Foldable smartphones are amazing, pinnacles of modern hand-held consumer technology, stunning demonstrations of human ingenuity and our persistent push for something better. That is until your fingernail touches the screen at the wrong angle, leaving a permanent mark on the plastic screen of a device that costs over $1,500 to buy.
LG wants to clean that last staining spot of the tech, and has now presented a new screen material that feels like glass, is as hard as glass, but which can still fold around 200,000 times without succumbing to material fatigue. Moreover, the Koreans claim their new material will significantly improve the fold creases at the folding points, making them shallower and thus less apparent or disruptive.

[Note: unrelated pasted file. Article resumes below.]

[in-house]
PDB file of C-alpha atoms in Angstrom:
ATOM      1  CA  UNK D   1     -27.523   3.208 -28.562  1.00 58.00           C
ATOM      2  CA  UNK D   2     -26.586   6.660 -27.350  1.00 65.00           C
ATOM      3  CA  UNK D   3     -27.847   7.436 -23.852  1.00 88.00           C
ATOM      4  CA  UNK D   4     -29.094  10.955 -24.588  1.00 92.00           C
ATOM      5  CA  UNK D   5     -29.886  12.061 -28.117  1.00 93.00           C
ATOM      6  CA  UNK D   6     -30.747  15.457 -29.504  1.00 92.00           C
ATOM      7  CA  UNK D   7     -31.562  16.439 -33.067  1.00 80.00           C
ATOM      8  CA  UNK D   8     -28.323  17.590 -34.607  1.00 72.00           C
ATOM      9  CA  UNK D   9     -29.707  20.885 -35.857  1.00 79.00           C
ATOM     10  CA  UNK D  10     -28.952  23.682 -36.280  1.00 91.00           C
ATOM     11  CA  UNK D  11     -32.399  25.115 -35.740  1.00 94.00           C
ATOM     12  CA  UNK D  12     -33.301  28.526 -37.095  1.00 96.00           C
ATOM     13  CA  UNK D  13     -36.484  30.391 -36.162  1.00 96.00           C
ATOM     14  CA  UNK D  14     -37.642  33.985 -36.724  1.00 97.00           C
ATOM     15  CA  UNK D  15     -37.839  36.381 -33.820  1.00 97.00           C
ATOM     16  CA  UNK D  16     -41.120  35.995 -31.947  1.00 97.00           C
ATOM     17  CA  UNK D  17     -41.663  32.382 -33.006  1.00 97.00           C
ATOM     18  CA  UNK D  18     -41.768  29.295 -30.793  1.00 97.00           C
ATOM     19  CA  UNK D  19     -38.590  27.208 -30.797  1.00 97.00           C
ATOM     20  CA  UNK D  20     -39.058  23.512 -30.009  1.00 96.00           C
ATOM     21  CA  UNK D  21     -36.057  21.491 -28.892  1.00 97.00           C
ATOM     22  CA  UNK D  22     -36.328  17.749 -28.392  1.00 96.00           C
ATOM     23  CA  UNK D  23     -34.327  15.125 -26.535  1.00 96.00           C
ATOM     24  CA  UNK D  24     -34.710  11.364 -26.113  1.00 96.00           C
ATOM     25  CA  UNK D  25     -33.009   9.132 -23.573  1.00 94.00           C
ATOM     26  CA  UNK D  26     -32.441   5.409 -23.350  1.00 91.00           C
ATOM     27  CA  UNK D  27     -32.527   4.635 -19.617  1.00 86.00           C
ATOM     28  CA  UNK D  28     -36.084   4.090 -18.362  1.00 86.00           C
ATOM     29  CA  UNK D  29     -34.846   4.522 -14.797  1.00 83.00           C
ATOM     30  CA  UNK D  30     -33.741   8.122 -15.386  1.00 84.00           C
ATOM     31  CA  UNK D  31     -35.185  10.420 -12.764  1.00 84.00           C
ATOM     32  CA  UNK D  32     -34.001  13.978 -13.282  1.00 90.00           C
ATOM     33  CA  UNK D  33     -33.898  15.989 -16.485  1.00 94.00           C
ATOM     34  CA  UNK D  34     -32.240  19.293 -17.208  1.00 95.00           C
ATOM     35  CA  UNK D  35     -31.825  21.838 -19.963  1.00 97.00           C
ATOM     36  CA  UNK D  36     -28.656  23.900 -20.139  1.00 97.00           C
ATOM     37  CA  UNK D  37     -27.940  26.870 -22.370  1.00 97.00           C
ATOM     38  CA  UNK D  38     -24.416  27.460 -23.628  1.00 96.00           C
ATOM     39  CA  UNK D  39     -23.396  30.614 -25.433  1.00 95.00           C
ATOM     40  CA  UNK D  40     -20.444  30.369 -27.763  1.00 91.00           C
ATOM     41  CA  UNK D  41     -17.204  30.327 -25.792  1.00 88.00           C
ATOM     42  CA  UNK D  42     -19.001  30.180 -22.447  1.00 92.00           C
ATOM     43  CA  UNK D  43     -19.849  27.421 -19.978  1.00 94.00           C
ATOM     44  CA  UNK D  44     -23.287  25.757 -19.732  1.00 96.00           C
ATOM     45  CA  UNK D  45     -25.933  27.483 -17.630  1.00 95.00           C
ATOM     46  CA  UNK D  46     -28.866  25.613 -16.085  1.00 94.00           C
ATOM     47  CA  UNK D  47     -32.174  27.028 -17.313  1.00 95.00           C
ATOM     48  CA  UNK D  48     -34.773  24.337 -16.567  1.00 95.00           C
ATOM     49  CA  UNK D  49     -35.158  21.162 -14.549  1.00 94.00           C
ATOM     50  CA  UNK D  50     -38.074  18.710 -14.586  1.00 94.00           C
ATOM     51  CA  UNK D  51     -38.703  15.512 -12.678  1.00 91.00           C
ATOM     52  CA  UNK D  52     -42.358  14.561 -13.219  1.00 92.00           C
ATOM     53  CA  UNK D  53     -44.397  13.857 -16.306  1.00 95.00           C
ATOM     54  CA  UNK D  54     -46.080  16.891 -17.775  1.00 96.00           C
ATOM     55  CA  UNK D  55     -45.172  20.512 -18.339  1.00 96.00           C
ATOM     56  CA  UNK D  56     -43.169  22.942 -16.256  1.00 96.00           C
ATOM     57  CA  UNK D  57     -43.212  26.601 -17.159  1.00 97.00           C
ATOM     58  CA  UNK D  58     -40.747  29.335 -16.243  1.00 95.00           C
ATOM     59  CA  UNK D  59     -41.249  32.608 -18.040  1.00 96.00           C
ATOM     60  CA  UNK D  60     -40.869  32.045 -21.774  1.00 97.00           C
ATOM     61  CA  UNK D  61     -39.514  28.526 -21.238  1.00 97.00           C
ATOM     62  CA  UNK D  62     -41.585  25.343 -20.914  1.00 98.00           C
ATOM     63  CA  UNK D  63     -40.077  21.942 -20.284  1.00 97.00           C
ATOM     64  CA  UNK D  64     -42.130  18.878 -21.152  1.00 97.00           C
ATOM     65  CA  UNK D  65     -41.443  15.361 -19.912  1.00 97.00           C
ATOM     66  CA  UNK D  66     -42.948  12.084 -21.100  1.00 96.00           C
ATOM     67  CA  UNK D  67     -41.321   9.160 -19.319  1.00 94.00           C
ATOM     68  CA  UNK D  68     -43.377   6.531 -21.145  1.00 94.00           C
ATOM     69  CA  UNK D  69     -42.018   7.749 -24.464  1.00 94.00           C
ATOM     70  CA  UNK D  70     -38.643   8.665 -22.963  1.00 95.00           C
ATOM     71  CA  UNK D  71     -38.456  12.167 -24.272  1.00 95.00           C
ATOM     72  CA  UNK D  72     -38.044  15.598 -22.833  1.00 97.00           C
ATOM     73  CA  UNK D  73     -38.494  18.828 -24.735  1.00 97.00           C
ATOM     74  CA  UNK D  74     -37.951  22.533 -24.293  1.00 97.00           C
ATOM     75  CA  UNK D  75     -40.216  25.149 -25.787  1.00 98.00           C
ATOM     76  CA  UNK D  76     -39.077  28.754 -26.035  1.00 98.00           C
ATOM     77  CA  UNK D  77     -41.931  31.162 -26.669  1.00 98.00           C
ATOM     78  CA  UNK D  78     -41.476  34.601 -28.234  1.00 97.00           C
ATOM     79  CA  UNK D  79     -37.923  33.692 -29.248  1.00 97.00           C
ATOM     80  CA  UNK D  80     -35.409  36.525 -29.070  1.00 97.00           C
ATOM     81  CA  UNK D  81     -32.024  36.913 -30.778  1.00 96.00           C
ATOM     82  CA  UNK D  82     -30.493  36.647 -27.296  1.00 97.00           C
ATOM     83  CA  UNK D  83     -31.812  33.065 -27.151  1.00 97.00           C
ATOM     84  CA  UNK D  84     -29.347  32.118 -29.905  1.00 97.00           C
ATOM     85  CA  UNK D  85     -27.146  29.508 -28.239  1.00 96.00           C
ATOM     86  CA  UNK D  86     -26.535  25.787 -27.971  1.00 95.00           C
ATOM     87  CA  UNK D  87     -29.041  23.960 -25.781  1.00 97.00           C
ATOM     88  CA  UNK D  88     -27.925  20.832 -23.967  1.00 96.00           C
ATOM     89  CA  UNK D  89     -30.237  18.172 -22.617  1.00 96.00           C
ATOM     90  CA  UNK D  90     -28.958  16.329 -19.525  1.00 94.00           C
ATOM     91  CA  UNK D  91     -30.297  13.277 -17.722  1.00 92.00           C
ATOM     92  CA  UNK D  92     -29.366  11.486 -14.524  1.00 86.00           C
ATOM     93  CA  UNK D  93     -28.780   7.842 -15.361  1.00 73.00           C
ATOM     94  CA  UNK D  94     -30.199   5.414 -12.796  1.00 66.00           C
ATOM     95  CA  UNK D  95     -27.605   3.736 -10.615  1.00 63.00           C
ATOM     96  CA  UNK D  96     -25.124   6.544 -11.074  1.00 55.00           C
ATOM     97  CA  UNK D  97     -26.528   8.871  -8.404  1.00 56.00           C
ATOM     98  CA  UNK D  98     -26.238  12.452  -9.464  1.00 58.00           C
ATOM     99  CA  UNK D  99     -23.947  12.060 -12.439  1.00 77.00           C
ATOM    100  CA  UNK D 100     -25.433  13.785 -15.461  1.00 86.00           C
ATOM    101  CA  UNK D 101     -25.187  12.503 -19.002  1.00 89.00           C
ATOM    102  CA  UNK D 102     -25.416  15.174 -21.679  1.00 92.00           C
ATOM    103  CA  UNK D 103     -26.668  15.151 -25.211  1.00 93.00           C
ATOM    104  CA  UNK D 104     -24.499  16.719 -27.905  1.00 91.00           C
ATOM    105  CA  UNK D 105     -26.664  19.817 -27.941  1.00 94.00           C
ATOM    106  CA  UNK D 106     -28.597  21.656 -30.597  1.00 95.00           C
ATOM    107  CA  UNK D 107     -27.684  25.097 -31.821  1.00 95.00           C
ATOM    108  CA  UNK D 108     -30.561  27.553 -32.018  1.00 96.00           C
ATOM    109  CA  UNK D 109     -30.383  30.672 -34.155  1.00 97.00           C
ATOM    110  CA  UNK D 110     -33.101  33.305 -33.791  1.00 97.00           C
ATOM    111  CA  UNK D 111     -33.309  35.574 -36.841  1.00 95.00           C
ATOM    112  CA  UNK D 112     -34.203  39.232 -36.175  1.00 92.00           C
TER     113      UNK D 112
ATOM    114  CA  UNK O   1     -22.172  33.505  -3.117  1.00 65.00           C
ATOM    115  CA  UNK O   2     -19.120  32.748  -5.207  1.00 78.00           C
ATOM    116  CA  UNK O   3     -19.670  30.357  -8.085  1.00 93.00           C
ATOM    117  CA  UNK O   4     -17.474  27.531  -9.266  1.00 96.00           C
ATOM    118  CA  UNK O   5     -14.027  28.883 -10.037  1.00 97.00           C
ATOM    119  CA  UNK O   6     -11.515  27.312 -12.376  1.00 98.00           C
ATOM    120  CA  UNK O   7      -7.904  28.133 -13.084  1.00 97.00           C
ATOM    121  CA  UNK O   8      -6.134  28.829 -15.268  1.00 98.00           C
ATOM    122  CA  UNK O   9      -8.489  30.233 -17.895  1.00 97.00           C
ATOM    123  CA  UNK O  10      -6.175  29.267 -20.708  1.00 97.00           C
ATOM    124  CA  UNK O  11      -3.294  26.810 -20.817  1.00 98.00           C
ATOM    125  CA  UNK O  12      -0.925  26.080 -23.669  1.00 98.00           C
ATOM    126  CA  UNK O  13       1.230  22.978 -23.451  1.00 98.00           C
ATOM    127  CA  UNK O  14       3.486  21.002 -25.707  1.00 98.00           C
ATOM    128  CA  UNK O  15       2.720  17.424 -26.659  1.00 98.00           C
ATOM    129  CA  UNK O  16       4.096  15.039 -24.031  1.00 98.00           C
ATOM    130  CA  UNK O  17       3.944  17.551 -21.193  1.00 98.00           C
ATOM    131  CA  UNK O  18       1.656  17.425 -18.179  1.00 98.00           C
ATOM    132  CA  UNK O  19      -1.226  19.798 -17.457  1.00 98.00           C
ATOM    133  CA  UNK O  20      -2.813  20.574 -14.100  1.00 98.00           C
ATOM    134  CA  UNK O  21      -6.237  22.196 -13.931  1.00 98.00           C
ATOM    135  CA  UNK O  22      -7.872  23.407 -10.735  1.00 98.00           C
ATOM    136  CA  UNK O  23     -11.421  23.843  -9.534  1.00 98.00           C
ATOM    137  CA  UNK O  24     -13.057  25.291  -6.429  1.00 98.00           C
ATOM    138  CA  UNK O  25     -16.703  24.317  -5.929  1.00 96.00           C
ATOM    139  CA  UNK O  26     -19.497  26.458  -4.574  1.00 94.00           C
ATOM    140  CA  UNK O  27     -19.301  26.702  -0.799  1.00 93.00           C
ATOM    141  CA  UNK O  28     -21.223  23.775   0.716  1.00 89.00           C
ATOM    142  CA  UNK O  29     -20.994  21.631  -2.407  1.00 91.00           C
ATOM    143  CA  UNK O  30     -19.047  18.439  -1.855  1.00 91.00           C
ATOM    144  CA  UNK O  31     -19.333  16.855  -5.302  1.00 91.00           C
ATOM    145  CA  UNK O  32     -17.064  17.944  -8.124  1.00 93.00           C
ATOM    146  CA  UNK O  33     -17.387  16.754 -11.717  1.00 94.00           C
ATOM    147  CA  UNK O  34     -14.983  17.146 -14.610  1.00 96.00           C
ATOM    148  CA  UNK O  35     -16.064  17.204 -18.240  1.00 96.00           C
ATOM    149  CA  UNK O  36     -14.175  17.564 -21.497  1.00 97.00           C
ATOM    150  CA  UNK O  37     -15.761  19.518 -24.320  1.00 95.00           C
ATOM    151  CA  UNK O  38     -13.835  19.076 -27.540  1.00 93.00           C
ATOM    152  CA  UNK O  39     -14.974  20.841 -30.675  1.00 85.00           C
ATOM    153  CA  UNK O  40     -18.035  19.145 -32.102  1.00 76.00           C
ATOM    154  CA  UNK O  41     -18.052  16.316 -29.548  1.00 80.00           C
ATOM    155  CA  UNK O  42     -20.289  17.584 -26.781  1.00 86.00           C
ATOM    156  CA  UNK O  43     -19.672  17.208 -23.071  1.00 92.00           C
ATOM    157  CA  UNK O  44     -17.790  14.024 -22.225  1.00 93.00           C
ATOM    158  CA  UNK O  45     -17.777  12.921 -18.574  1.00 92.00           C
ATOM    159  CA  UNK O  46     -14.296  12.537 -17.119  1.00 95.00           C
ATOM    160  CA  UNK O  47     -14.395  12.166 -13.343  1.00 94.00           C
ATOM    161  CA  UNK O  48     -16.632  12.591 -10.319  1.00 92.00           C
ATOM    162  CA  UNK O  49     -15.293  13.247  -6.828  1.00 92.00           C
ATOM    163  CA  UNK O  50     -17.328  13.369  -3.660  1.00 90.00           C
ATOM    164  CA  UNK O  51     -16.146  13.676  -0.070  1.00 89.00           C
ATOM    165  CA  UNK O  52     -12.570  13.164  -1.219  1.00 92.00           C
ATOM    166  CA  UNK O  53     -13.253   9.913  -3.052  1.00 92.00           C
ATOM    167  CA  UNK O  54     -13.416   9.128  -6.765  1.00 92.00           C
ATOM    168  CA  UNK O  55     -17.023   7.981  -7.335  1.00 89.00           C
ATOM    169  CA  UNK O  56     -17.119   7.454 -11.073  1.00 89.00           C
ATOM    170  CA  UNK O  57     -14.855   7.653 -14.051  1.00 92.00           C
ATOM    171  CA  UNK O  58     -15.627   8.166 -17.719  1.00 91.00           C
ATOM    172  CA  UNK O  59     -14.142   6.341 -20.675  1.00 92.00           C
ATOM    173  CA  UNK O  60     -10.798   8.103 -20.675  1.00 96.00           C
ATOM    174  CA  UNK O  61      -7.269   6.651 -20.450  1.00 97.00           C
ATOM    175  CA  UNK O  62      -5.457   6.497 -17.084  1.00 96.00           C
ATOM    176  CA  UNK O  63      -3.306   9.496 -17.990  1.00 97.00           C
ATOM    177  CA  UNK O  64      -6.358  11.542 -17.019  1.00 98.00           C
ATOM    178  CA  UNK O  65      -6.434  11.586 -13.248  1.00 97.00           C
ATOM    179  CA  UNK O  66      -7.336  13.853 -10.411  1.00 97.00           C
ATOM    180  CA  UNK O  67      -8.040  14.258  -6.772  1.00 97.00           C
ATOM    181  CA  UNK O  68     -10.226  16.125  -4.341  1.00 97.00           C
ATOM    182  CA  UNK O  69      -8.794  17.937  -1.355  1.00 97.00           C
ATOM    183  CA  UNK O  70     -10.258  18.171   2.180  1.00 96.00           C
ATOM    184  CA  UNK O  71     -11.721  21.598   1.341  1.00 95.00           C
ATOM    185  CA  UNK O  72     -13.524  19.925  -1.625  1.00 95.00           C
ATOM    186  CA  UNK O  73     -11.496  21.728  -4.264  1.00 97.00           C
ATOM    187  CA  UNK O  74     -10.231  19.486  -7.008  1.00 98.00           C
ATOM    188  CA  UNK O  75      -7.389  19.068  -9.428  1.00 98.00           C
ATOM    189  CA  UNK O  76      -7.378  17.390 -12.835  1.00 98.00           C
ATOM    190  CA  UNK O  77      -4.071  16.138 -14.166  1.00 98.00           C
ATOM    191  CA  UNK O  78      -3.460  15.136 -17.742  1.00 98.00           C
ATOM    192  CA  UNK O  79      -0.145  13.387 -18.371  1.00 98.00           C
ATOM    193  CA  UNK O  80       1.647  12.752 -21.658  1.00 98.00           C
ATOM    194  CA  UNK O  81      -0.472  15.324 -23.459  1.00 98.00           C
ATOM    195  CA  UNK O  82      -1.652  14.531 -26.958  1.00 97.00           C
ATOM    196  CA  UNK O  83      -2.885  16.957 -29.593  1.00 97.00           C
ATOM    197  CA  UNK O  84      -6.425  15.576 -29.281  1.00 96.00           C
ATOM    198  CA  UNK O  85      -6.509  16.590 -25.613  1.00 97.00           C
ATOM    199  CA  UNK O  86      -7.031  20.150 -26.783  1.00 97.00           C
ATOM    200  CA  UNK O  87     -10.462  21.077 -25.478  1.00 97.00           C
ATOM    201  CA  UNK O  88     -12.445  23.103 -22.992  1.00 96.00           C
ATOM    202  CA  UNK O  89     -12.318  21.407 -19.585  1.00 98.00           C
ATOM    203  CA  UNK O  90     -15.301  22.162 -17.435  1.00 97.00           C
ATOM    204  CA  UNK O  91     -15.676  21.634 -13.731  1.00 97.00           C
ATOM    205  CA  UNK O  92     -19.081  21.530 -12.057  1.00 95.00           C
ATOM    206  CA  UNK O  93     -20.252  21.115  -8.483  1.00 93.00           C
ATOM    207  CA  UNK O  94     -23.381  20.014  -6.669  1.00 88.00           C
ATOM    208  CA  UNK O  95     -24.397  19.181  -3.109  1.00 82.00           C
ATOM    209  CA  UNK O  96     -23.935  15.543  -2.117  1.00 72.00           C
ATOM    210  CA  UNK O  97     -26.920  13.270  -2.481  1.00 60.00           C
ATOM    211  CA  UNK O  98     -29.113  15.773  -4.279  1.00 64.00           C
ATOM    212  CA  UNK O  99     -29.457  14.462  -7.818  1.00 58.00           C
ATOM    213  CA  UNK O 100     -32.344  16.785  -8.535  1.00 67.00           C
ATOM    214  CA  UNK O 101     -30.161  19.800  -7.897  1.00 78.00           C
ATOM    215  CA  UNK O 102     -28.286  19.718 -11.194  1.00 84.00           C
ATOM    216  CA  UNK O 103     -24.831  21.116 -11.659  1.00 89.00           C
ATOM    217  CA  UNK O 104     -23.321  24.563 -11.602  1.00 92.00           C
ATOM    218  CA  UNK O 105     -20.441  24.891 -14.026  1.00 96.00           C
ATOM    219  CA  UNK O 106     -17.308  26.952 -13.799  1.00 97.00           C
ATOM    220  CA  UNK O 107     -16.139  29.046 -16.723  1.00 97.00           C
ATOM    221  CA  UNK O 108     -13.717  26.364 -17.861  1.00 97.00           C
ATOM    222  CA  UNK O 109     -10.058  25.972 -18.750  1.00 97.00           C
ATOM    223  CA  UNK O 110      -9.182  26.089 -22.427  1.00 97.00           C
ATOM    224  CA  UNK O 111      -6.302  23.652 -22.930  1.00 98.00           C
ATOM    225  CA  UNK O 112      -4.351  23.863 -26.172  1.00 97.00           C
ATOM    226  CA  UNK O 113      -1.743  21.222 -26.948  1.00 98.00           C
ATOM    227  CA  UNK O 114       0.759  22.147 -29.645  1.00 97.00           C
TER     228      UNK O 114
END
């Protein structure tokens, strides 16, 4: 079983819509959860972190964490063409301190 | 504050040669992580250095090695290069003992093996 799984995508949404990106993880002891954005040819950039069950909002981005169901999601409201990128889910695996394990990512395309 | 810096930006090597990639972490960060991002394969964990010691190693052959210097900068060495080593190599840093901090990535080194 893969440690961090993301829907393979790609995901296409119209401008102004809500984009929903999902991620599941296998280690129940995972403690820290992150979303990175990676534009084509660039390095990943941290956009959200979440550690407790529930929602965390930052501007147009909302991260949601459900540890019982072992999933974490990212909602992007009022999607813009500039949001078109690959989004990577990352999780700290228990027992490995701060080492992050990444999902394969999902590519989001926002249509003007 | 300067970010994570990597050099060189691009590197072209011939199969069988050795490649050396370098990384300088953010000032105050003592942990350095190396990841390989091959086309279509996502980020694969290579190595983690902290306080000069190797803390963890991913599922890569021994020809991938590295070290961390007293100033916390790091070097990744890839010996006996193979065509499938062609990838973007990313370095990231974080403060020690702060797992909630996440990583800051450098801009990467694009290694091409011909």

The new screen tech is called ‘Real Folding Window’, and it relies on the application of specially developed proprietary coating materials that make the surface of the underlying thin and durable PET (plastic) film as hard as glass. These coatings aren’t applied on the folding point, so this stays flexible, as needed. As LG Chem said, this is nothing like the existing polyimide and crashed tempered glass “blends” that are used by others right now.
LG even goes a step further, suggesting that the coating itself could be used on its own without an underlying PET film in cases of super-thin devices. Moreover, the ‘Real Folding Window’ isn’t limited to folding only inwardly, as outward folding is also possible without making any difference in performance or durability.
According to market survey firm ‘Omdia’, the foldable market is expected to grow very quickly over the next five years, going from 3.5 million units in 2020 to 50 million by 2026. Market analyst ‘Counterpoint’ predicts the shipments of these devices to grow tenfold by 2023 compared to this year, so everyone agrees there’s a big margin for growth.
Image & Article Source: LG Chem